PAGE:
There is also a growing catalog of microbes known to inhabit incredibly harsh environments on our planet, including the hot springs of Yellowstone, deep ocean hydrothermal vents, the toxic sludge of polluted areas, and in acidic lakes worldwide.

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Galaxies and Malaria and Other Cool Science Stuff — 5 Comments

  1. As we concluded at dinner the other night, in order for ivermectin to be effective, the mosquito still has to bite a person—which doesn’t really solve the problem. Sure, they won’t be likely to bite you again, but once they feed on you the first time, they’re usually not going to be coming back for seconds in any case (being more preoccupied at that point with laying eggs and such).

    Now if we had a mass, longterm program of inoculation over the entire world population, which caused a permanent alteration in mosquito DNA to mark the scent of human respiration as deadly (sort of the way birds know to avoid certain caterpillars and bugs), then this might have some promise. But I really doubt that’s feasible. Face it: mosquitos just aren’t that smart.

    Only very thirsty.

    • Well, even if the mosquito bites one person once and then dies, it’s still progress on several fronts.
      On a trivial level: I’ve been bitten 3 or 4 times by one mosquito in one night before I managed to kill it, so that if it died after the first bite it might still save me from several more itchy bumps.
      On a more important level, if a mosquito bites a carrier for some blood-borne illness and then dies, it can’t bite someone else and spread the illness.
      So if you could give the Ivermectin to malaria-carriers (along with their usual malaria treatments) to make sure any mosquito that bites them can’t spread the illness, that would create a big improvement in the health environment for their families and neighbors.

      • True. The malaria-prevention aspect does hold promise.

        But, but—won’t someone please think of the bats!

        • I don’t think the bats are real mosquito specialists. They could eat lots of other flying insects, couldn’t they? Any kind of (small) fly that doesn’t drink blood would not be affected. Though if those suddenly get predated more, that might impact the plant species that are pollinated by little flies…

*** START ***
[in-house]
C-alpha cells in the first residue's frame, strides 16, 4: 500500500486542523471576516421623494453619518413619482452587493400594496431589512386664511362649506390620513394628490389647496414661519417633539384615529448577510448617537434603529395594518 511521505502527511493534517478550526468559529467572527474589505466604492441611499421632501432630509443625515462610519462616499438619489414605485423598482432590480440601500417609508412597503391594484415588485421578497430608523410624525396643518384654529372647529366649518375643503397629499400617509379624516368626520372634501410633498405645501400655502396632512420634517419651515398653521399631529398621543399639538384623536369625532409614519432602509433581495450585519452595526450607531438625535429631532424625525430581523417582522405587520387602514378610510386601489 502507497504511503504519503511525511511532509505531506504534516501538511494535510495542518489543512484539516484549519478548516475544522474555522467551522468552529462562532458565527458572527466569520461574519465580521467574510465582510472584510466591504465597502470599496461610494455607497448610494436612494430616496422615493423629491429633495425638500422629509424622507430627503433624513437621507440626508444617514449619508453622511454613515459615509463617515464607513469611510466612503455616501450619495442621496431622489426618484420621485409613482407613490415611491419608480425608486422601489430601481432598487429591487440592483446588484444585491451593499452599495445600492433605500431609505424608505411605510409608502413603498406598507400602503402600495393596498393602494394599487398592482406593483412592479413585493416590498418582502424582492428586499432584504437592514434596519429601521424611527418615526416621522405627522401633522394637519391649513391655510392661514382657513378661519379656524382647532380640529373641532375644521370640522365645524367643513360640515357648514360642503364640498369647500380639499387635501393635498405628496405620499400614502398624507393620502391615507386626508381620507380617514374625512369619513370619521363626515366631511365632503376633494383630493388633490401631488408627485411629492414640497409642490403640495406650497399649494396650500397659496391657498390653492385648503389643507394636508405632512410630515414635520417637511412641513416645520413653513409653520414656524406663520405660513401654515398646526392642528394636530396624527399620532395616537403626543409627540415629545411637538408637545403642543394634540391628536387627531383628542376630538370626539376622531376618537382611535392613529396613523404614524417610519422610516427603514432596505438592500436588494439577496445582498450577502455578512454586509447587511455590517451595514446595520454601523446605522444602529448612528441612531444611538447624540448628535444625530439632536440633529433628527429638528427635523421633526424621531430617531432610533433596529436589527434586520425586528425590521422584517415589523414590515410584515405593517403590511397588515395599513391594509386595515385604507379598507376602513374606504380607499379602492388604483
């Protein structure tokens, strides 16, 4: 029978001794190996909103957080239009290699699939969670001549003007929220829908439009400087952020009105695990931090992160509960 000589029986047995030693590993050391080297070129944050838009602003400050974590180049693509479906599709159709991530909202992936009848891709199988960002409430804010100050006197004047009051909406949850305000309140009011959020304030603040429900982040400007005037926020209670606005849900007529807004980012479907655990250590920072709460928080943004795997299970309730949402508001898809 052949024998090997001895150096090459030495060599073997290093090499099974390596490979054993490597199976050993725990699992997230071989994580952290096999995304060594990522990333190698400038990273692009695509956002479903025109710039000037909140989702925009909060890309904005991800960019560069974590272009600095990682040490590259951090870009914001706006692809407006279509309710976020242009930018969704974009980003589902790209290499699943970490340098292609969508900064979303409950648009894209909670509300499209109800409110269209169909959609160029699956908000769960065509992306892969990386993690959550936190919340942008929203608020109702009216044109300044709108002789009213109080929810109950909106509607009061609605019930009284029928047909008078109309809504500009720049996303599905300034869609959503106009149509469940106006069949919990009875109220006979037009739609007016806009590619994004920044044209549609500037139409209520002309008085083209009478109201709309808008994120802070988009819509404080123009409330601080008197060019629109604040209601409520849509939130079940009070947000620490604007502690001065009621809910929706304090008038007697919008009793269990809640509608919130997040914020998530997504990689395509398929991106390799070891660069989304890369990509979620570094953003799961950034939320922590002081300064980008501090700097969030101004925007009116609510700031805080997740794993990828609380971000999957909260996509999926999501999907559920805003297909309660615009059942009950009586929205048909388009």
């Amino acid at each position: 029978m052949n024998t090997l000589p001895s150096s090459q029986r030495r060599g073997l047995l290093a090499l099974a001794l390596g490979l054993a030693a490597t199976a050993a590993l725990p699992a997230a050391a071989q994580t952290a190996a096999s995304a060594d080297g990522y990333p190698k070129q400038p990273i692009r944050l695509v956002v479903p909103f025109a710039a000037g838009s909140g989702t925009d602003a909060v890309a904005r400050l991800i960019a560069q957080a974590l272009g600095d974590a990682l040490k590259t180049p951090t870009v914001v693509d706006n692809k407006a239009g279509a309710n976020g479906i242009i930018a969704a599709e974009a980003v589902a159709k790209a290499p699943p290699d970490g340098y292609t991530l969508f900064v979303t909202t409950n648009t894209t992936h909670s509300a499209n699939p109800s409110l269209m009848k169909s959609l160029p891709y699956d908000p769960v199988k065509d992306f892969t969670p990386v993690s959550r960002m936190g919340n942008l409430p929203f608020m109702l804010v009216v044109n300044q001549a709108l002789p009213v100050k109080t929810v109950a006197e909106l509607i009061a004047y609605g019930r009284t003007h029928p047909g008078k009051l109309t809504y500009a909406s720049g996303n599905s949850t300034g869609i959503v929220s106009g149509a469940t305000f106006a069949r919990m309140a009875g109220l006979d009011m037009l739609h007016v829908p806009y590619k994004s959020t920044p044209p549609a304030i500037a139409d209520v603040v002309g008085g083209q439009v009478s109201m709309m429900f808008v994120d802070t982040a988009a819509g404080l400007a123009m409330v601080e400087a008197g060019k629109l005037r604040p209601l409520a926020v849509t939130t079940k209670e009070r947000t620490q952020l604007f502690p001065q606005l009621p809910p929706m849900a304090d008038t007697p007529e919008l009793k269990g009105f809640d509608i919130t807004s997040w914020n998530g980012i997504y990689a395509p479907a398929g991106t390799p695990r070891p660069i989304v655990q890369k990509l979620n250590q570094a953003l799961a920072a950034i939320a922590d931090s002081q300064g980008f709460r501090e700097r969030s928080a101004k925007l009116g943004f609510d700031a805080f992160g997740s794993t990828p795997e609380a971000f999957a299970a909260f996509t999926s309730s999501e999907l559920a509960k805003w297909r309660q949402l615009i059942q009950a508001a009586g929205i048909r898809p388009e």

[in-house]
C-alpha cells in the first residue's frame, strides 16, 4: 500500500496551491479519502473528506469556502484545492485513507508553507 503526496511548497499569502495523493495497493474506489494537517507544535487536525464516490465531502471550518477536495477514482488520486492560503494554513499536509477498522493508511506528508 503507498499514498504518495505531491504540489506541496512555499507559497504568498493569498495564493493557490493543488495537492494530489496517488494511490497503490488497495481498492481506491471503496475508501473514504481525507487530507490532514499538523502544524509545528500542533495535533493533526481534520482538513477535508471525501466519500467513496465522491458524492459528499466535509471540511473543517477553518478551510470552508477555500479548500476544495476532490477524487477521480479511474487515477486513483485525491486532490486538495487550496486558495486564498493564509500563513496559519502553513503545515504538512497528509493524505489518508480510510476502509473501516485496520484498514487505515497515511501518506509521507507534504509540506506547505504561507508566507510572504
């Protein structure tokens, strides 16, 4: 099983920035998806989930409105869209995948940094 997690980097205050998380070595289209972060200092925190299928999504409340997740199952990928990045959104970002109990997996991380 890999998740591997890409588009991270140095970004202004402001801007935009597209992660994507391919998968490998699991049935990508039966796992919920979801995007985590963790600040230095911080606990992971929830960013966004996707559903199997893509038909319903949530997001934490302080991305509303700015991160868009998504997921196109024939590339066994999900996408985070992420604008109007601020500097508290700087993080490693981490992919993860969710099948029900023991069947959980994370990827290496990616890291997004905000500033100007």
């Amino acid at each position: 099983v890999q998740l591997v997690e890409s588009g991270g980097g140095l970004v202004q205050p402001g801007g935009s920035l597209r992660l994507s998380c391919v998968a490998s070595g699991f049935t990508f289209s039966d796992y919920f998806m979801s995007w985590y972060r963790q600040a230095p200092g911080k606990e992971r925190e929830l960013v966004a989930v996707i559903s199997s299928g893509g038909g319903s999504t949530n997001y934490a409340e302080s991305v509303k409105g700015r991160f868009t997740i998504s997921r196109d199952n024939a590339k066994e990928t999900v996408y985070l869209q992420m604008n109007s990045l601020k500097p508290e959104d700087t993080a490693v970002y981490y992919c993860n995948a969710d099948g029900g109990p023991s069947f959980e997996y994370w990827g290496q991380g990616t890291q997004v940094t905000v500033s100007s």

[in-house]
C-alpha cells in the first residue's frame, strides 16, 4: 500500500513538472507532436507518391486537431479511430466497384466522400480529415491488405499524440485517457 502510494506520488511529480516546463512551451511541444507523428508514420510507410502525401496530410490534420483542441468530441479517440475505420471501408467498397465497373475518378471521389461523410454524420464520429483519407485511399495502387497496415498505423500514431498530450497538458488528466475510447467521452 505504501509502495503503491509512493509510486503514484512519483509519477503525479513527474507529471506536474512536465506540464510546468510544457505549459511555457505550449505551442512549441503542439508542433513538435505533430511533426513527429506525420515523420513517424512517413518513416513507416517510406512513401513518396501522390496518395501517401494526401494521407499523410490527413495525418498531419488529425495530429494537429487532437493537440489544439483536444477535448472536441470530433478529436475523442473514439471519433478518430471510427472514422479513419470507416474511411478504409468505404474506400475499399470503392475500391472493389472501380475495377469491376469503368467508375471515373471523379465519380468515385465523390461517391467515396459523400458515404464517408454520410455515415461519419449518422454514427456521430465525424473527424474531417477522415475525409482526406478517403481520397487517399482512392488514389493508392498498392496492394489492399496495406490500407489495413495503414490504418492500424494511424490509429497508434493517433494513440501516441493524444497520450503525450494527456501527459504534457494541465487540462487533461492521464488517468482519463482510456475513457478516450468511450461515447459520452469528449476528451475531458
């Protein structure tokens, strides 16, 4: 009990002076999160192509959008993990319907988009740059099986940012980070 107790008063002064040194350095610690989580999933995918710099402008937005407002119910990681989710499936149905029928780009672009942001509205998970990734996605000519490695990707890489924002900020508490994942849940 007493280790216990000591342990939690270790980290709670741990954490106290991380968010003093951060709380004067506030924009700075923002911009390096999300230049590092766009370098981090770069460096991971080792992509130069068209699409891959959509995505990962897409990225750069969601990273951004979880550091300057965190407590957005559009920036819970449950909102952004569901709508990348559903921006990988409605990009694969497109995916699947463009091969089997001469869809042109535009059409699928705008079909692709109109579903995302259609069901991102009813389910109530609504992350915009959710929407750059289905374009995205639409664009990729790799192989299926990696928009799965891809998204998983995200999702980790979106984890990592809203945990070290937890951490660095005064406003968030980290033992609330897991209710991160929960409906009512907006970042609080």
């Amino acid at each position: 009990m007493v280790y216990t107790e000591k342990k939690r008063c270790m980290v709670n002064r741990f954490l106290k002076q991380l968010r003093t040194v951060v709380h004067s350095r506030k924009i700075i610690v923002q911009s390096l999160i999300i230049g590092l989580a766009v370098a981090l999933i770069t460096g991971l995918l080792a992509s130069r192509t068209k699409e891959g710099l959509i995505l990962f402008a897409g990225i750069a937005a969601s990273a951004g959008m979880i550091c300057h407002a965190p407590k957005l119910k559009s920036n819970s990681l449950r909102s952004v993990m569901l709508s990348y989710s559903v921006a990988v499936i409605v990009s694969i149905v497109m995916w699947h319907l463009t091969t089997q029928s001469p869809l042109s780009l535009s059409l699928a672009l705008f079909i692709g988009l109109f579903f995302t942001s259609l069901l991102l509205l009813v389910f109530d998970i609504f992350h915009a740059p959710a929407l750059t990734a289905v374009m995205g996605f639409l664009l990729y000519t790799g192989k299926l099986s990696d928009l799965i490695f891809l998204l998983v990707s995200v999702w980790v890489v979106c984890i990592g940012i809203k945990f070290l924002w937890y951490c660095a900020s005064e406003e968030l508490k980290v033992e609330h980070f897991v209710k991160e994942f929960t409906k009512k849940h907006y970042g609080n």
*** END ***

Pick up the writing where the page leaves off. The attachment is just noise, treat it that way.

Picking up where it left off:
Messing with ecologies is just one unintended consequence after another, isn’t it?

          But as you pointed out, not all mosquitoes will disappear, only those that bite protected malaria sufferers. So that might teach them to avoid that scent, or to prefer livestock to humans, or something like that.

          One unintended consequence of this, that I’ve just thought of, is what livestock farmers will do with this knowledge. Will they put their livestock on Ivermectin to diminish weight loss from mosquito irritation? Of course they will if it seems economically feasible and there’s no law against it. What will that do to Ivermectin resistance (nothing good, as we’ve seen from antibiotic resistance arising from overuse in livestock), and what will Ivermectin-poisoned blood do to vampire bats, vultures, or humans if they eat meat still tainted with the residuals?

  2. There are thousands of species of mosquitoes, almost none of which bite humans. So this drug probably would not make a noticeable dent in the population of little flying insects which bats and birds and other animals need to feed on.

    Hard to guess what might happen if livestock were treated with ivermectin. That’s a really interesting question. I doubt the amount of ivermectin in the meat would be significant for animals that eat it, considering that much higher doses are pretty safe for dogs and humans. Vampire bats, hmm. They might get exposed to much higher levels of ivermectin. If this causes trouble for them, farmers might not mind, considering that apparently vampire bats are fairly dangerous to cattle in some areas: https://www.sciencealert.com/peru-vampire-bats-killing-over-500-cattle-a-year

    I could imagine sudden strong pressure for resistance to ivermectin might cause some changes in the mosquito populations. One very possible change might be that the mosquitoes that now bite cows stop. Many mosquito species are extremely specific about what hosts they select to bite, so it’s quite possible the species would just switch hosts rather than rearranging their metabolism in some funky way.